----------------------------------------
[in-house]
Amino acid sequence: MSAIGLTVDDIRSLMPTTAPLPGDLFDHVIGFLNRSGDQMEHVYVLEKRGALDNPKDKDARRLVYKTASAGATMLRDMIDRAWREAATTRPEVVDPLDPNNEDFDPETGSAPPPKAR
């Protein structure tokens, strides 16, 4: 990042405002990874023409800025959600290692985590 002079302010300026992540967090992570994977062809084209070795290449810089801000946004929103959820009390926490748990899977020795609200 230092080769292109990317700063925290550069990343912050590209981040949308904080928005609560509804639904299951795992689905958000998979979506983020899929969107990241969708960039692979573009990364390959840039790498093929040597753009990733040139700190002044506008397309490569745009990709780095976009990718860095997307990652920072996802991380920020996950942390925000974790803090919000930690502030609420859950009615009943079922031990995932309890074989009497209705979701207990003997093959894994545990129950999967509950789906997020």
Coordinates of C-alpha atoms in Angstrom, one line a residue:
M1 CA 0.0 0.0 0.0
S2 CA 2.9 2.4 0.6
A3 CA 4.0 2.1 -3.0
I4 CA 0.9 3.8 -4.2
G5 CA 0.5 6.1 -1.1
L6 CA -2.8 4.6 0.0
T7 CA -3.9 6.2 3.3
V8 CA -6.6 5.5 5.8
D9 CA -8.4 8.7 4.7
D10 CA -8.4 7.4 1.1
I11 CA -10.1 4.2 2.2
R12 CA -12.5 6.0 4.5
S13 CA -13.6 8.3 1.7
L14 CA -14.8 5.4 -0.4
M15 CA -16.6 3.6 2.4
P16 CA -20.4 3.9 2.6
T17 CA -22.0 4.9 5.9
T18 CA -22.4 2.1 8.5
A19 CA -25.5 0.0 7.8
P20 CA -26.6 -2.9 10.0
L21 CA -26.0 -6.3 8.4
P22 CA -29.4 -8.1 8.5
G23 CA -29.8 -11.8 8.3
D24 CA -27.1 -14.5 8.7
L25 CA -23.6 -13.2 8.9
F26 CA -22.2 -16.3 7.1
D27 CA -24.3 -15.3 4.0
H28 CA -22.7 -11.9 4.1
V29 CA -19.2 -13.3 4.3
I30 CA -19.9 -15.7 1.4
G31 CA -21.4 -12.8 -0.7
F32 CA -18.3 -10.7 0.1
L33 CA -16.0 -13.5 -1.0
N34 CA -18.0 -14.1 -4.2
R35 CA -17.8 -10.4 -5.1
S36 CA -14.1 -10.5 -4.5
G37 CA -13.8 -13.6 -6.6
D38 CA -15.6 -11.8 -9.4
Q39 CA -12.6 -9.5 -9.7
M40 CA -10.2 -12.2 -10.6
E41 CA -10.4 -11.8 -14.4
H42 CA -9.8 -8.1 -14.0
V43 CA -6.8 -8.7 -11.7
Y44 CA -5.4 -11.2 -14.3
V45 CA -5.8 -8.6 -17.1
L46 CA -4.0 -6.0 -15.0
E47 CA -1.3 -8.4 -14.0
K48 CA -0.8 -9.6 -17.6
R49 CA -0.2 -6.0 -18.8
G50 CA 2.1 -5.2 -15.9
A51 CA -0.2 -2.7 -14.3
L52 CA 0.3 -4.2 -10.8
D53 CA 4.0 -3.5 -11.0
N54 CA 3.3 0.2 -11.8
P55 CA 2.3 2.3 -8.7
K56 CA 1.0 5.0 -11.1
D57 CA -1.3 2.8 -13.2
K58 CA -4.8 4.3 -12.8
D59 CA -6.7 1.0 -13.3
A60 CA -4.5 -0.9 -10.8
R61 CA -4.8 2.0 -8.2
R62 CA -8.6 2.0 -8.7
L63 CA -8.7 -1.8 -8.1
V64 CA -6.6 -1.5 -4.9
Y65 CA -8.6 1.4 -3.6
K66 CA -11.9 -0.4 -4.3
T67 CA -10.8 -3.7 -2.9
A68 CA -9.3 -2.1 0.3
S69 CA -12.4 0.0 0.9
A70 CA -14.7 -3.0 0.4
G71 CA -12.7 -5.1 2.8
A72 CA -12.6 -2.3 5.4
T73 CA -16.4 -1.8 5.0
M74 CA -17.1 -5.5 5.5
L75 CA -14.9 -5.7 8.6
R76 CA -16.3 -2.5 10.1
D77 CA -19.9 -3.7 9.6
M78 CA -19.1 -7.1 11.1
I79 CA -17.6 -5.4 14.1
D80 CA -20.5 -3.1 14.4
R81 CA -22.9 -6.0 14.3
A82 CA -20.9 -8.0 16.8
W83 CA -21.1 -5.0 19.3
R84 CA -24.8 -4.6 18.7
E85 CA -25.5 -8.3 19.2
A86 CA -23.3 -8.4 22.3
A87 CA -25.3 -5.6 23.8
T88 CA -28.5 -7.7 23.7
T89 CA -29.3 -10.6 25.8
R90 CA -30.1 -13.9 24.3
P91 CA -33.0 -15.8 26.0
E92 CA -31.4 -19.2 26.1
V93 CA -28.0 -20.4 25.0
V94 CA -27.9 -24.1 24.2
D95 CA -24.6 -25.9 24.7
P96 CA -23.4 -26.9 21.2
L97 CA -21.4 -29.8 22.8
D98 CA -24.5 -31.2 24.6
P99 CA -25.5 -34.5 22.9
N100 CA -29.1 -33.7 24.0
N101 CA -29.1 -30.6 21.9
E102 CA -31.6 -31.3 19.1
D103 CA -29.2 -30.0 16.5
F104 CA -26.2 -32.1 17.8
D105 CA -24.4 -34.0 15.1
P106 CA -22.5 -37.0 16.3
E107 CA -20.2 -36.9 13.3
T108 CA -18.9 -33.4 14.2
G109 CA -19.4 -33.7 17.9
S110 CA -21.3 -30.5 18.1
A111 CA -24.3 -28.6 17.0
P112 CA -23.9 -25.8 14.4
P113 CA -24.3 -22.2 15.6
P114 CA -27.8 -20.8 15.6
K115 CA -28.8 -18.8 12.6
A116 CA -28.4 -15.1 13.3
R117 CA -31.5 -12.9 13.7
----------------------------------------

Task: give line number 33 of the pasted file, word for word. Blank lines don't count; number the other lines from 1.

V29 CA -19.2 -13.3 4.3